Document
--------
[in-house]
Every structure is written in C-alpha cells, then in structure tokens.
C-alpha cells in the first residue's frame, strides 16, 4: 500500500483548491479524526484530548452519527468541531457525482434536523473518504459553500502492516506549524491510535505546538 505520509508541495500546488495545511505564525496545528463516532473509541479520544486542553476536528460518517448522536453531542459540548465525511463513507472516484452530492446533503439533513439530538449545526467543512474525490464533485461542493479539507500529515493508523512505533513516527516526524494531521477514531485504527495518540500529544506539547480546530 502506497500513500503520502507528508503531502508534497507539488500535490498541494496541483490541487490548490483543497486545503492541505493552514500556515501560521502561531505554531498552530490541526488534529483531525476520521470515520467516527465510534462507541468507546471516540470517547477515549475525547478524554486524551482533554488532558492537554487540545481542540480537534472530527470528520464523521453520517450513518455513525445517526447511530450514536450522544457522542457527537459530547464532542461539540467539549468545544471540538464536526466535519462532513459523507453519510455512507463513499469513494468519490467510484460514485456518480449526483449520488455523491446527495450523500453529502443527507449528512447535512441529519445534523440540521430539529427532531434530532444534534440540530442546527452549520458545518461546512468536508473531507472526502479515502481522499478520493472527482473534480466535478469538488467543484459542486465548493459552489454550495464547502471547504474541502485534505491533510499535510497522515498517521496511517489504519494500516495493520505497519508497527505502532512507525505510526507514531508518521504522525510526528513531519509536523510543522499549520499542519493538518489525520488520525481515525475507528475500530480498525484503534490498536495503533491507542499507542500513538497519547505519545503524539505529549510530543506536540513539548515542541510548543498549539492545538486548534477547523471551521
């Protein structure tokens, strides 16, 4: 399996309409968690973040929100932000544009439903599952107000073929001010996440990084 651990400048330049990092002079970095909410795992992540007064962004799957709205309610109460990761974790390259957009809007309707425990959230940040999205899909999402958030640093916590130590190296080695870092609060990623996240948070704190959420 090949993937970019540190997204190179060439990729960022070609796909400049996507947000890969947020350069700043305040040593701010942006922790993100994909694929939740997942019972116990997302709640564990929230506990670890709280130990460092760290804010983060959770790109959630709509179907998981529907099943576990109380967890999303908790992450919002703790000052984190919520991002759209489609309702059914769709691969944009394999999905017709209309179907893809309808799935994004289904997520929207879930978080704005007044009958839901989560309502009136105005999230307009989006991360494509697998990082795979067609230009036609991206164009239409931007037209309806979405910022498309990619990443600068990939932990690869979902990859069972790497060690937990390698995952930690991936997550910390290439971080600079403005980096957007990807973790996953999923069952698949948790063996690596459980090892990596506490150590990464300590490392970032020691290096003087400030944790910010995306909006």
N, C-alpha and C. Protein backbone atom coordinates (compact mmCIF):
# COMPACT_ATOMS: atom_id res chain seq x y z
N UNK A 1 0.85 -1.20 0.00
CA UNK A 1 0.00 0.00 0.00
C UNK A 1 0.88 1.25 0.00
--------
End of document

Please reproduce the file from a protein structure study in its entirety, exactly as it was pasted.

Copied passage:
[in-house]
Every structure is written in C-alpha cells, then in structure tokens.
C-alpha cells in the first residue's frame, strides 16, 4: 500500500483548491479524526484530548452519527468541531457525482434536523473518504459553500502492516506549524491510535505546538 505520509508541495500546488495545511505564525496545528463516532473509541479520544486542553476536528460518517448522536453531542459540548465525511463513507472516484452530492446533503439533513439530538449545526467543512474525490464533485461542493479539507500529515493508523512505533513516527516526524494531521477514531485504527495518540500529544506539547480546530 502506497500513500503520502507528508503531502508534497507539488500535490498541494496541483490541487490548490483543497486545503492541505493552514500556515501560521502561531505554531498552530490541526488534529483531525476520521470515520467516527465510534462507541468507546471516540470517547477515549475525547478524554486524551482533554488532558492537554487540545481542540480537534472530527470528520464523521453520517450513518455513525445517526447511530450514536450522544457522542457527537459530547464532542461539540467539549468545544471540538464536526466535519462532513459523507453519510455512507463513499469513494468519490467510484460514485456518480449526483449520488455523491446527495450523500453529502443527507449528512447535512441529519445534523440540521430539529427532531434530532444534534440540530442546527452549520458545518461546512468536508473531507472526502479515502481522499478520493472527482473534480466535478469538488467543484459542486465548493459552489454550495464547502471547504474541502485534505491533510499535510497522515498517521496511517489504519494500516495493520505497519508497527505502532512507525505510526507514531508518521504522525510526528513531519509536523510543522499549520499542519493538518489525520488520525481515525475507528475500530480498525484503534490498536495503533491507542499507542500513538497519547505519545503524539505529549510530543506536540513539548515542541510548543498549539492545538486548534477547523471551521
């Protein structure tokens, strides 16, 4: 399996309409968690973040929100932000544009439903599952107000073929001010996440990084 651990400048330049990092002079970095909410795992992540007064962004799957709205309610109460990761974790390259957009809007309707425990959230940040999205899909999402958030640093916590130590190296080695870092609060990623996240948070704190959420 090949993937970019540190997204190179060439990729960022070609796909400049996507947000890969947020350069700043305040040593701010942006922790993100994909694929939740997942019972116990997302709640564990929230506990670890709280130990460092760290804010983060959770790109959630709509179907998981529907099943576990109380967890999303908790992450919002703790000052984190919520991002759209489609309702059914769709691969944009394999999905017709209309179907893809309808799935994004289904997520929207879930978080704005007044009958839901989560309502009136105005999230307009989006991360494509697998990082795979067609230009036609991206164009239409931007037209309806979405910022498309990619990443600068990939932990690869979902990859069972790497060690937990390698995952930690991936997550910390290439971080600079403005980096957007990807973790996953999923069952698949948790063996690596459980090892990596506490150590990464300590490392970032020691290096003087400030944790910010995306909006």
N, C-alpha and C. Protein backbone atom coordinates (compact mmCIF):
# COMPACT_ATOMS: atom_id res chain seq x y z
N UNK A 1 0.85 -1.20 0.00
CA UNK A 1 0.00 0.00 0.00
C UNK A 1 0.88 1.25 0.00